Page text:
by Emily Luong
“My feminism will be intersectional or it will be bullshit!”
Flavia Dzodan’s rallying phrase from her blogpost back in 2011 has always been in conversation. But it was especially pivotal in the Women’s March on Washington (and around the world) after Inauguration Day.
If this is the first time you’re you’re hearing about intersectional feminism, let me help you out. In its simplest terms, it is the movement toward the equality of men and women of all races, ethnicities, sexualities, religions, classes, and a number of other identities.
IMAGE DESCRIPTION: Different identities point to a single stick figure.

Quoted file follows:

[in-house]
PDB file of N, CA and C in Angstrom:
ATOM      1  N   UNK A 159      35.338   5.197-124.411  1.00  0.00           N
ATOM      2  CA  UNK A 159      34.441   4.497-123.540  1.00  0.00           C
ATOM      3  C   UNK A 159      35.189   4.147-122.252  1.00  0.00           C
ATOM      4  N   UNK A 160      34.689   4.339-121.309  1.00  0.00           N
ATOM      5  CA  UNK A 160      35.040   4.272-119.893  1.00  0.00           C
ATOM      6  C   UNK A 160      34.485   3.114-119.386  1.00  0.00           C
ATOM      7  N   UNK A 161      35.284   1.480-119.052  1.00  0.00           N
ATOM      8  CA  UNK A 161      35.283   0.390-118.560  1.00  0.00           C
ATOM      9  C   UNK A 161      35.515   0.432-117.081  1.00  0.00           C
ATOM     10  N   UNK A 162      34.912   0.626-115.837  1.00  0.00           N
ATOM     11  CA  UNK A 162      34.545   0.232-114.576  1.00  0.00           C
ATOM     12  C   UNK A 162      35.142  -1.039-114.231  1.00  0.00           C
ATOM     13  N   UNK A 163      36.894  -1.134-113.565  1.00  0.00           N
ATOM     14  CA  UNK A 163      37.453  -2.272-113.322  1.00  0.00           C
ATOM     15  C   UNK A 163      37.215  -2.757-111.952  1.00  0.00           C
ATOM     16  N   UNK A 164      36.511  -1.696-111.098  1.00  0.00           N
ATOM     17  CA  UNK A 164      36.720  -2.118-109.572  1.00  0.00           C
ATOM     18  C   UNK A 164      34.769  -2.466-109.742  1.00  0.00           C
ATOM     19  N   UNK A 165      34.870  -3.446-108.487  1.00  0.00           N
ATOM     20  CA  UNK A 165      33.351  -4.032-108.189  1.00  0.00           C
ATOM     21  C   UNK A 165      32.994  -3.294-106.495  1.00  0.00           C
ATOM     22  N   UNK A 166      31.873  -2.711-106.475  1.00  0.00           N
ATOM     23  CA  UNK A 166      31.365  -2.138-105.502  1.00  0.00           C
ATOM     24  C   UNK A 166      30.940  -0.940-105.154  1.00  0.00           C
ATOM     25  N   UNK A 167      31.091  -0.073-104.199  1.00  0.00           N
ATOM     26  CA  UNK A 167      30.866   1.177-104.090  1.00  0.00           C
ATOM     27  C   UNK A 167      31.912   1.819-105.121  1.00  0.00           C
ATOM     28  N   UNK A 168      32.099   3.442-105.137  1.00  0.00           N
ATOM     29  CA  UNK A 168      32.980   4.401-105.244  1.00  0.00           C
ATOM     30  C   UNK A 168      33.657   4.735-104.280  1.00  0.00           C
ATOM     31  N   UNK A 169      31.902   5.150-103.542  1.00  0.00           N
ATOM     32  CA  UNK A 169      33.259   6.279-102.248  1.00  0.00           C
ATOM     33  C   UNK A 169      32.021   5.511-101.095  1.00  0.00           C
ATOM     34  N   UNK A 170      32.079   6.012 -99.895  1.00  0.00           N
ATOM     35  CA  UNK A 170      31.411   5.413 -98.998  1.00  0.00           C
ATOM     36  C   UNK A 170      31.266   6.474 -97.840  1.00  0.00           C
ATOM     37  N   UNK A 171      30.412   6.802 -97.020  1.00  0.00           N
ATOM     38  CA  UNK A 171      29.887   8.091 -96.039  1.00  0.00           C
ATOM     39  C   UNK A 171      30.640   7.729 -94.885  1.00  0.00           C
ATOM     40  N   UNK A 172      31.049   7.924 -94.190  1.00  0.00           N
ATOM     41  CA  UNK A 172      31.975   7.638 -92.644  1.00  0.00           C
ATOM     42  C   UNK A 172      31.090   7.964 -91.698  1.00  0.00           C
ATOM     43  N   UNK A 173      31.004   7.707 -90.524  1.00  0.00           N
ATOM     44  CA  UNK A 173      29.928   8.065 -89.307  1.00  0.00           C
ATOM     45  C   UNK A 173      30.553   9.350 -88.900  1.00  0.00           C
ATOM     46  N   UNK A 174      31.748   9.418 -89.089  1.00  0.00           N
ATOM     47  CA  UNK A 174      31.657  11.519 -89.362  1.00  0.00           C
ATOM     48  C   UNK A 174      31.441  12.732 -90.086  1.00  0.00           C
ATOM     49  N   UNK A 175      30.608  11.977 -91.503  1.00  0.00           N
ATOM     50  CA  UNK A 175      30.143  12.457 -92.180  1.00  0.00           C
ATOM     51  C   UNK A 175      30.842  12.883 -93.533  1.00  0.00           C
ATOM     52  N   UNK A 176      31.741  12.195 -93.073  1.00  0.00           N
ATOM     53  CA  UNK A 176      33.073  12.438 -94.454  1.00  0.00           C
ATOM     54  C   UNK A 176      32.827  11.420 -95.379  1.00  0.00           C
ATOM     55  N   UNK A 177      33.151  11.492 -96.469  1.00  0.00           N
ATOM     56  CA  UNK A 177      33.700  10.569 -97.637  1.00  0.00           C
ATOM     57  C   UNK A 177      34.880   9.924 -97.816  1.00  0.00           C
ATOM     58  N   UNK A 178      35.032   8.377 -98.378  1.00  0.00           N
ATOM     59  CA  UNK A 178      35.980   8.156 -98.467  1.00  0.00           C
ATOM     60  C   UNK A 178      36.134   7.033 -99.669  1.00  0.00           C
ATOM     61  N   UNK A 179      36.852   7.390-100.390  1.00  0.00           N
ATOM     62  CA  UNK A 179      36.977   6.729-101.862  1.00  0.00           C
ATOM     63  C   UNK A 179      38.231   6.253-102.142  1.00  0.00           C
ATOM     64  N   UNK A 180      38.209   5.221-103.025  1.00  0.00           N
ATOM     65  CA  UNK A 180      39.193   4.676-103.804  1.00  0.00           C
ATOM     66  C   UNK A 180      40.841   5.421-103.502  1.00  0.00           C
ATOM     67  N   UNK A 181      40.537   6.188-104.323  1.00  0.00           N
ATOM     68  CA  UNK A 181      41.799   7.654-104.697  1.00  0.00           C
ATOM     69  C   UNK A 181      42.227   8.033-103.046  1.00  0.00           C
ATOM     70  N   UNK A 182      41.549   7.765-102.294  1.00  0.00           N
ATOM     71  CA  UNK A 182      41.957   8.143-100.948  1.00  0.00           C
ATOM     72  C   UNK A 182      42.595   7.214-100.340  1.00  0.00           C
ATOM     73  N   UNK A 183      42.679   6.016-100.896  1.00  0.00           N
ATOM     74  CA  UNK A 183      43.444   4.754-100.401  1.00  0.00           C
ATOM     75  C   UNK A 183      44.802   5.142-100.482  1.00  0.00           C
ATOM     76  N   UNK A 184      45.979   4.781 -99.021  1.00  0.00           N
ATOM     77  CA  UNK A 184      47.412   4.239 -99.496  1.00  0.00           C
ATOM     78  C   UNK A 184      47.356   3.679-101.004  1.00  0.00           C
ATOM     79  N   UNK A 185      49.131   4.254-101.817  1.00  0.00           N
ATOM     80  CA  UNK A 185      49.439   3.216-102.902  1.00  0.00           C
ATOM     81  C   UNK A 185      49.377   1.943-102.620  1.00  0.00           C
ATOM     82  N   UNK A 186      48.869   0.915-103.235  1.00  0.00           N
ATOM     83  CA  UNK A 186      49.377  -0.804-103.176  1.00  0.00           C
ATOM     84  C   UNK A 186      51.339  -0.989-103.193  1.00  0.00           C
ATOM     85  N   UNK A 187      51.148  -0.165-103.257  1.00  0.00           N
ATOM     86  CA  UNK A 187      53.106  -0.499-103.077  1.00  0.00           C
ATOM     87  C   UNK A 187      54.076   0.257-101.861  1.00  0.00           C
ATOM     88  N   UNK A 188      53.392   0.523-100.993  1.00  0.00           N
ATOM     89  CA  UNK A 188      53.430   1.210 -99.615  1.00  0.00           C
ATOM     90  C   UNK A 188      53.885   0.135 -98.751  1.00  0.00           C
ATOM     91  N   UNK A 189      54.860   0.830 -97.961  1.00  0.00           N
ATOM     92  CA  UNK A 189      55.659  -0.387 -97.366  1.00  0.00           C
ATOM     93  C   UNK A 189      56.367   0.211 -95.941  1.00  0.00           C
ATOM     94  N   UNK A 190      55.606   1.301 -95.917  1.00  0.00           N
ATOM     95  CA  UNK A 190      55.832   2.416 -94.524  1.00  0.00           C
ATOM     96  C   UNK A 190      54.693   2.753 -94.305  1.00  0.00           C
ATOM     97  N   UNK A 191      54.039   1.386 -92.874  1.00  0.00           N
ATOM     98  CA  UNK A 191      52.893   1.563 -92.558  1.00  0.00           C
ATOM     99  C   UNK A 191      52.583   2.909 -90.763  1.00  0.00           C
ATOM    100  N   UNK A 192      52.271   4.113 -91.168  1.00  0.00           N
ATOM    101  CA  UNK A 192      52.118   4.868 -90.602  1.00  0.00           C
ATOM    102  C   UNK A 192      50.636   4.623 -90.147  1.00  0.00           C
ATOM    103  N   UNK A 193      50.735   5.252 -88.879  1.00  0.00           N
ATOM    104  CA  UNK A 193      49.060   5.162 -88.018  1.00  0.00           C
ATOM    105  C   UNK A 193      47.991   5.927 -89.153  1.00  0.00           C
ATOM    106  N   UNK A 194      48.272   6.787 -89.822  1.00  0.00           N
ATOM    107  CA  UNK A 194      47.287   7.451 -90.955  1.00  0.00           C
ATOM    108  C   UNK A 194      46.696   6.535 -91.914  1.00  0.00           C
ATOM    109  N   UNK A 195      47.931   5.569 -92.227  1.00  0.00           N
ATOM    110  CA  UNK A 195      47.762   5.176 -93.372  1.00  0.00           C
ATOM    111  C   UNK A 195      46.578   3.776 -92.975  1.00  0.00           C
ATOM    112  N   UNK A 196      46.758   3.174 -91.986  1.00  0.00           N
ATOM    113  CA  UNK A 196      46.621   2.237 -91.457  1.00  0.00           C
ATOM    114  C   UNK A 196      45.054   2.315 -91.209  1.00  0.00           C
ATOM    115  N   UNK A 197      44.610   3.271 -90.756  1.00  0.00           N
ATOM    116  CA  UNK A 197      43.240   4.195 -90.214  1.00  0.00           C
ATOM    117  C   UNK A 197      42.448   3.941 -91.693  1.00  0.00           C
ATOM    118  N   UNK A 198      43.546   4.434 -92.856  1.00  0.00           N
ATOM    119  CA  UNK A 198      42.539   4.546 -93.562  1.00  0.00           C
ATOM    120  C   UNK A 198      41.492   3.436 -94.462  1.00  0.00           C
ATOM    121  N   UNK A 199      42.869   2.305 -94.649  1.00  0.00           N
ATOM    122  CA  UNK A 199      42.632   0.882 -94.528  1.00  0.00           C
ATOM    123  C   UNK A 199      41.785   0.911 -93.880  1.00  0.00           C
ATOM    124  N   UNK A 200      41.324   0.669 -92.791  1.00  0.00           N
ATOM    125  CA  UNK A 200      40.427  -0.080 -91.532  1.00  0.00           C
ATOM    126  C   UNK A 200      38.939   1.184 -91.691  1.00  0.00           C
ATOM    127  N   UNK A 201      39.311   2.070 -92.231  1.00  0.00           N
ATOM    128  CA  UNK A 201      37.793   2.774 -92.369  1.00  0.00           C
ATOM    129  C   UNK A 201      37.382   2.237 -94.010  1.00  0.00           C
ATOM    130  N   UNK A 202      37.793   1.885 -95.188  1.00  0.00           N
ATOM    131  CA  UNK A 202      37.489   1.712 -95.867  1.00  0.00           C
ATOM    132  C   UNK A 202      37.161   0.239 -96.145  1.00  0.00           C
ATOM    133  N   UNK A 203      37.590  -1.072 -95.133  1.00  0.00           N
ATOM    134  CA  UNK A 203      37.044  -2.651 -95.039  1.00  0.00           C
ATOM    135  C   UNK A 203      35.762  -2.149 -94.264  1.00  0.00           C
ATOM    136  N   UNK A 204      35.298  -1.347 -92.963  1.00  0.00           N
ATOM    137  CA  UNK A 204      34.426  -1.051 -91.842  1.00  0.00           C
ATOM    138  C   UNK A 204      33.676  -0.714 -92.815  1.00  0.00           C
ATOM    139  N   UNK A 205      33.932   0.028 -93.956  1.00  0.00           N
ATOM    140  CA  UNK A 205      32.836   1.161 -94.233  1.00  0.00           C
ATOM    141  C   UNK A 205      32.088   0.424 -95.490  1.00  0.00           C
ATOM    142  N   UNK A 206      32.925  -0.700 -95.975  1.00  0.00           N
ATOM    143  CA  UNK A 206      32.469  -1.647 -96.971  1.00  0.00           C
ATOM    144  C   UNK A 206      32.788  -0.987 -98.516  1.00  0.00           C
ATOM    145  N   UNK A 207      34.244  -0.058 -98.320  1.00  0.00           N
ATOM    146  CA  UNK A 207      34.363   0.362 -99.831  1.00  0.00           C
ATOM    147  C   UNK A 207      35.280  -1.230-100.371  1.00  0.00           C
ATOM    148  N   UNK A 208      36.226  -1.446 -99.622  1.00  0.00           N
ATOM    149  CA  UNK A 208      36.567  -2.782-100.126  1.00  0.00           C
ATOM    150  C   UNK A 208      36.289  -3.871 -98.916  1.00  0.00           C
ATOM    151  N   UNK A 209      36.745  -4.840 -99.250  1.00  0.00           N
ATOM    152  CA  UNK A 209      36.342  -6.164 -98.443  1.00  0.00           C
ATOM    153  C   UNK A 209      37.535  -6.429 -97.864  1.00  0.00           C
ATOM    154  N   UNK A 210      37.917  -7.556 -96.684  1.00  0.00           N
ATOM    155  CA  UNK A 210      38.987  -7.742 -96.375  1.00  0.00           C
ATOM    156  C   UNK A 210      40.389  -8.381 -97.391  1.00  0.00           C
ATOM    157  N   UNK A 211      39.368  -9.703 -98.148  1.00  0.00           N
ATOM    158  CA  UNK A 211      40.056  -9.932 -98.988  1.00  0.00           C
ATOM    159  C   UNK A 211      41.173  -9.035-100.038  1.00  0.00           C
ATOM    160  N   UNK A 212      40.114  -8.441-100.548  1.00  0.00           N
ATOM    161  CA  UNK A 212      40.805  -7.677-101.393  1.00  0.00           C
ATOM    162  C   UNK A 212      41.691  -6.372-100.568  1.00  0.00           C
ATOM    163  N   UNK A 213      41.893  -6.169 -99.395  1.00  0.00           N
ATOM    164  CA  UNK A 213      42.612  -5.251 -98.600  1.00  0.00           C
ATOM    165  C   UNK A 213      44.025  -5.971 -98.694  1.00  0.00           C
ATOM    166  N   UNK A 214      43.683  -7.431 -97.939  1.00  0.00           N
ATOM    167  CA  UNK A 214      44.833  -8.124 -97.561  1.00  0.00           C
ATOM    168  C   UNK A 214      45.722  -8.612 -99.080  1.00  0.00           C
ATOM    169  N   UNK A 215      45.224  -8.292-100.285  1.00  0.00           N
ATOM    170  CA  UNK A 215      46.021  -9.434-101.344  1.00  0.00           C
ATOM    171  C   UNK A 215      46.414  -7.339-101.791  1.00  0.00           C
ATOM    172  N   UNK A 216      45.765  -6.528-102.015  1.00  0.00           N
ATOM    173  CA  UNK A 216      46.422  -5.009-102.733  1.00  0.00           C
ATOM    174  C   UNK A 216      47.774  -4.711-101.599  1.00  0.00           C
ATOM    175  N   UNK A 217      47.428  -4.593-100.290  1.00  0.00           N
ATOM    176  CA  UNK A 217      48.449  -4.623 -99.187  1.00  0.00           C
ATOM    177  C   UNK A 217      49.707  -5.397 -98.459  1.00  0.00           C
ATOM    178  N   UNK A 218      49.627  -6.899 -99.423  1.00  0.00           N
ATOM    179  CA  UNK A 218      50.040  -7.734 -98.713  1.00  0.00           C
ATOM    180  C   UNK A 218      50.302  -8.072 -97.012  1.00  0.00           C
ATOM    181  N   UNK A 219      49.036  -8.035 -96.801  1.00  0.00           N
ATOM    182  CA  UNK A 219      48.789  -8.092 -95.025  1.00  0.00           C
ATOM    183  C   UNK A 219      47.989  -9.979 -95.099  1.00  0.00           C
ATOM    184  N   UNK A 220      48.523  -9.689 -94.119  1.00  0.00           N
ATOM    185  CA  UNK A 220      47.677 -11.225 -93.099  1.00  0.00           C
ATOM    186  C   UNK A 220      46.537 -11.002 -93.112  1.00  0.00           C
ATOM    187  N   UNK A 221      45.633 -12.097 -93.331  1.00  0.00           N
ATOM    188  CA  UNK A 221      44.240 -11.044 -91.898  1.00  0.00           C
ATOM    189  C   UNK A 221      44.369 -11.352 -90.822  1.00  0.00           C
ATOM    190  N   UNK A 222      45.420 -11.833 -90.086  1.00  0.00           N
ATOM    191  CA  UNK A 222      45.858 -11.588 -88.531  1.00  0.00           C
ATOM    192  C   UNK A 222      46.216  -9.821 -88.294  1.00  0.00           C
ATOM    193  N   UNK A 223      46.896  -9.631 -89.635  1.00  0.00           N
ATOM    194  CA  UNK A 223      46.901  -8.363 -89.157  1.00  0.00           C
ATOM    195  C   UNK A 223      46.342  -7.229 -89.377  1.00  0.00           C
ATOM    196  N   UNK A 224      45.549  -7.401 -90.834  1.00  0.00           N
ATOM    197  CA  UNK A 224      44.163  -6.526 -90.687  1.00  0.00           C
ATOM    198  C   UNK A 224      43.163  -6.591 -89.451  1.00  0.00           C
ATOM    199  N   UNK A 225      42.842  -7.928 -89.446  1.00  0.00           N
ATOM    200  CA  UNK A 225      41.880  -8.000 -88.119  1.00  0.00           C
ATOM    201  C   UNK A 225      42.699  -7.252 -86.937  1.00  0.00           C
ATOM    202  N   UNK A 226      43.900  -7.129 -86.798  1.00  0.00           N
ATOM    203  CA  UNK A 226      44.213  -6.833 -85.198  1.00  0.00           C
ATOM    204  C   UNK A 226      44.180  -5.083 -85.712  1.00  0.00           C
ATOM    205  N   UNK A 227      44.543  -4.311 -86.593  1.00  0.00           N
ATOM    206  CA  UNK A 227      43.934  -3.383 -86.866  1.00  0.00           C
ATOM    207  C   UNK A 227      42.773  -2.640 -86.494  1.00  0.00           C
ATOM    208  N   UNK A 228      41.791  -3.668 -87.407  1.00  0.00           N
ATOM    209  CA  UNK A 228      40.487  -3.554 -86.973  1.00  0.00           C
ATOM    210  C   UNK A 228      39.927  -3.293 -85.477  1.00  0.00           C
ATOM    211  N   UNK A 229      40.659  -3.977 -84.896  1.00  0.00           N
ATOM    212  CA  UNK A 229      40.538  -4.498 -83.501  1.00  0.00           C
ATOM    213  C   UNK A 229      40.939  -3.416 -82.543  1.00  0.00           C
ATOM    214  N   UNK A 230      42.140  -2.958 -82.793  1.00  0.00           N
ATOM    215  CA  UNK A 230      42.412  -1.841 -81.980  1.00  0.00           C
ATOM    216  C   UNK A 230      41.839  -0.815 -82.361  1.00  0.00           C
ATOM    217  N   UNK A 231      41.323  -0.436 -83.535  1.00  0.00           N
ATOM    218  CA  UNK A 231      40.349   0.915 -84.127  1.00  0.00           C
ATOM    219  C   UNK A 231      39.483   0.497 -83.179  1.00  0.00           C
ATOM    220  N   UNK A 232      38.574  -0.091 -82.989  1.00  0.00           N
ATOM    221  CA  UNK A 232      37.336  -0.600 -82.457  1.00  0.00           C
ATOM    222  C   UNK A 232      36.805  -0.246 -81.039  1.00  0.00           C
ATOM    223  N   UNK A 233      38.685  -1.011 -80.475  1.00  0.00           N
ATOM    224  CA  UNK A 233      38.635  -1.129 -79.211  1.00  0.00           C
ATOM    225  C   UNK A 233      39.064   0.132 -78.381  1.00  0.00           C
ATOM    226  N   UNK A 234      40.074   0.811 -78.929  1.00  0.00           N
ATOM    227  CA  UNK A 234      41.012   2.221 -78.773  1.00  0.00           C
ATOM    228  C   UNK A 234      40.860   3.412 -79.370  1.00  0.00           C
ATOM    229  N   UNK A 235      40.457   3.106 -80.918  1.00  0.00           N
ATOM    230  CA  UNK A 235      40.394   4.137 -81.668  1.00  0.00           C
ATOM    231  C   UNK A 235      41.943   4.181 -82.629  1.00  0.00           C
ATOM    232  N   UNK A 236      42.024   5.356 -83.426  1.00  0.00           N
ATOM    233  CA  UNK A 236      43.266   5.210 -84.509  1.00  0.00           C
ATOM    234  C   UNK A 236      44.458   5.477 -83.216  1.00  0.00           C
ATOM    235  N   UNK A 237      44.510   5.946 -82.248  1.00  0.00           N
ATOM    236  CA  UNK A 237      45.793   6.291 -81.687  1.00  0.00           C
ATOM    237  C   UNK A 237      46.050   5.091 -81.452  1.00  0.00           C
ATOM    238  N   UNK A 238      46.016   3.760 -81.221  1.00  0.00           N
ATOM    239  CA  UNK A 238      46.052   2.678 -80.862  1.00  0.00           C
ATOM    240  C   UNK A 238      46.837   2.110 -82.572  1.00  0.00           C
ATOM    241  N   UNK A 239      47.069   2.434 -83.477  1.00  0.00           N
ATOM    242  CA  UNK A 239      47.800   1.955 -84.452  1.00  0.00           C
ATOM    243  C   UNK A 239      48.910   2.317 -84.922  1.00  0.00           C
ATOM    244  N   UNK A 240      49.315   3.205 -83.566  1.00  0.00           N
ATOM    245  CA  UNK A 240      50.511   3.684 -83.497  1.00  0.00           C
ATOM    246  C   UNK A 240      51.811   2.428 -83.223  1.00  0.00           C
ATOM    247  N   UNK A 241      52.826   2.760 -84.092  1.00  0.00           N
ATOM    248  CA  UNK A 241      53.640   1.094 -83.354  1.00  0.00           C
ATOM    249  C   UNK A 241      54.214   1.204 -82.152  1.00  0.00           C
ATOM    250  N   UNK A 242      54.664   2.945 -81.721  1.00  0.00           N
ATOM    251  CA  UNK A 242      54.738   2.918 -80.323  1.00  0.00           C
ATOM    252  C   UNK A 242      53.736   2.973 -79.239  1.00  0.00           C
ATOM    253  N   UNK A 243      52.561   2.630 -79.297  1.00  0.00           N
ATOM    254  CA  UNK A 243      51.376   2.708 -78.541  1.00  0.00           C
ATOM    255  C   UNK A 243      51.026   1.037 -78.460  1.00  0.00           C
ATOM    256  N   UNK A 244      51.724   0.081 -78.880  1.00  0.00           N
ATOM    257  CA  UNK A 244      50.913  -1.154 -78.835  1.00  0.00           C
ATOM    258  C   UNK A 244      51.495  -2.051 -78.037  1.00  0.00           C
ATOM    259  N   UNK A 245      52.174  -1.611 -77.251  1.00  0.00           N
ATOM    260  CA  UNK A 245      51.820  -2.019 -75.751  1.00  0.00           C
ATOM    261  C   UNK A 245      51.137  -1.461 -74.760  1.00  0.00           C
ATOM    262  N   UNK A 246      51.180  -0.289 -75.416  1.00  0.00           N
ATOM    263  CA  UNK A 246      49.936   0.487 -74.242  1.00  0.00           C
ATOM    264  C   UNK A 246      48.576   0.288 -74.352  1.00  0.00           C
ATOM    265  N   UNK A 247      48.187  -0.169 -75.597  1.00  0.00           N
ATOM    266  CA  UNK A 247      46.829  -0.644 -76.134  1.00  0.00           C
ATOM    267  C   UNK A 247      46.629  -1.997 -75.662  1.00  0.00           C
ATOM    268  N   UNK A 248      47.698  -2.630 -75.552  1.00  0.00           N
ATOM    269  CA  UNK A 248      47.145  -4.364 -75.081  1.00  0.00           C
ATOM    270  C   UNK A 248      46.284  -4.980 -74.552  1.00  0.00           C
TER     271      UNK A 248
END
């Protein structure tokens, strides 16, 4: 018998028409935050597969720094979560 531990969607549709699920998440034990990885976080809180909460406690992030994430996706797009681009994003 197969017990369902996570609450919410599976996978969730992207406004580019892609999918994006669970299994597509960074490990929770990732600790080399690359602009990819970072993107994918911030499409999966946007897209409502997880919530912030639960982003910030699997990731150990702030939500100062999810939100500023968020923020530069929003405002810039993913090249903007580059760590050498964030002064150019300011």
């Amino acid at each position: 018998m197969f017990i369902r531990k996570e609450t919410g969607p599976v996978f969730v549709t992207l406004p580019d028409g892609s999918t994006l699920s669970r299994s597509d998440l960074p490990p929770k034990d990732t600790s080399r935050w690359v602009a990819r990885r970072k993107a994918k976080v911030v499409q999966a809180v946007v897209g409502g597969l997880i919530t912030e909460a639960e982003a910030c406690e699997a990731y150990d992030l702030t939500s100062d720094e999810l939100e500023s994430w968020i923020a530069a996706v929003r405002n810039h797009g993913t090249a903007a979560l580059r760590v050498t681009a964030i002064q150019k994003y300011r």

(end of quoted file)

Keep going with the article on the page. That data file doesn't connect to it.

This is different from just plain old feminism because intersectionality emphasizes the importance of needing to be inclusive for everyone. That means supporting diverse identities, from LGBTQ feminists, to minority feminists, to religious feminists.
IMAGE DESCRIPTION: Diverse men, women, and children holding signs at the Women’s March on Washington.
Some dangers of practicing exclusionary feminism are:
- Seeing and treating everything as a binary, thereby becoming a dichotomous thinker.
- Creating a color-blind perception, when one’s race is treated as insignificant to their background and identity.
- Leaving issues unique to certain subsets of women unaddressed.
- Fueling racism, homophobia, transphobia, xenophobia, and ableism.
After all, feminism without intersectionality is just white supremacy.
So do yourself a favor and don’t be this guy: